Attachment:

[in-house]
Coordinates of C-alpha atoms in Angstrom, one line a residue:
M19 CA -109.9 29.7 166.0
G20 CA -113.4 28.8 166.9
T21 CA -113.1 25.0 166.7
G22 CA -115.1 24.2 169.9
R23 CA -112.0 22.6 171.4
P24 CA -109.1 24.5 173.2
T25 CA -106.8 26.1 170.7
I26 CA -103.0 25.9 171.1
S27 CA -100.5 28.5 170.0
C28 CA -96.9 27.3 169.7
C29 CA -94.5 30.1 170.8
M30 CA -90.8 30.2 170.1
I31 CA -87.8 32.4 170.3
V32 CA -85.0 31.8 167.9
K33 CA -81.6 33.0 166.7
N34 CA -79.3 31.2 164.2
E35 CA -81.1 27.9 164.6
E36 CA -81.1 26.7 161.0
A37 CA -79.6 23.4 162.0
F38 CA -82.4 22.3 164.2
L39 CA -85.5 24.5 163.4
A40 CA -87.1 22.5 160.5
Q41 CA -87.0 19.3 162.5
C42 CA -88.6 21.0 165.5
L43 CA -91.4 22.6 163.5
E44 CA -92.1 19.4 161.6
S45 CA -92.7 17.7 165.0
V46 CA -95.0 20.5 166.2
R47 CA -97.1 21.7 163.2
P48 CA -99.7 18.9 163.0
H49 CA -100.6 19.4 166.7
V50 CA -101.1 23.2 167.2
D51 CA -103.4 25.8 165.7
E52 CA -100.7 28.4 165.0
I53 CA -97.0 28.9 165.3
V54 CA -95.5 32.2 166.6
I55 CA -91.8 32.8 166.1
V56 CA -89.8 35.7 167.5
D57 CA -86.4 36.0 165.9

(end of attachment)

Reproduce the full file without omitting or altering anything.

[in-house]
Coordinates of C-alpha atoms in Angstrom, one line a residue:
M19 CA -109.9 29.7 166.0
G20 CA -113.4 28.8 166.9
T21 CA -113.1 25.0 166.7
G22 CA -115.1 24.2 169.9
R23 CA -112.0 22.6 171.4
P24 CA -109.1 24.5 173.2
T25 CA -106.8 26.1 170.7
I26 CA -103.0 25.9 171.1
S27 CA -100.5 28.5 170.0
C28 CA -96.9 27.3 169.7
C29 CA -94.5 30.1 170.8
M30 CA -90.8 30.2 170.1
I31 CA -87.8 32.4 170.3
V32 CA -85.0 31.8 167.9
K33 CA -81.6 33.0 166.7
N34 CA -79.3 31.2 164.2
E35 CA -81.1 27.9 164.6
E36 CA -81.1 26.7 161.0
A37 CA -79.6 23.4 162.0
F38 CA -82.4 22.3 164.2
L39 CA -85.5 24.5 163.4
A40 CA -87.1 22.5 160.5
Q41 CA -87.0 19.3 162.5
C42 CA -88.6 21.0 165.5
L43 CA -91.4 22.6 163.5
E44 CA -92.1 19.4 161.6
S45 CA -92.7 17.7 165.0
V46 CA -95.0 20.5 166.2
R47 CA -97.1 21.7 163.2
P48 CA -99.7 18.9 163.0
H49 CA -100.6 19.4 166.7
V50 CA -101.1 23.2 167.2
D51 CA -103.4 25.8 165.7
E52 CA -100.7 28.4 165.0
I53 CA -97.0 28.9 165.3
V54 CA -95.5 32.2 166.6
I55 CA -91.8 32.8 166.1
V56 CA -89.8 35.7 167.5
D57 CA -86.4 36.0 165.9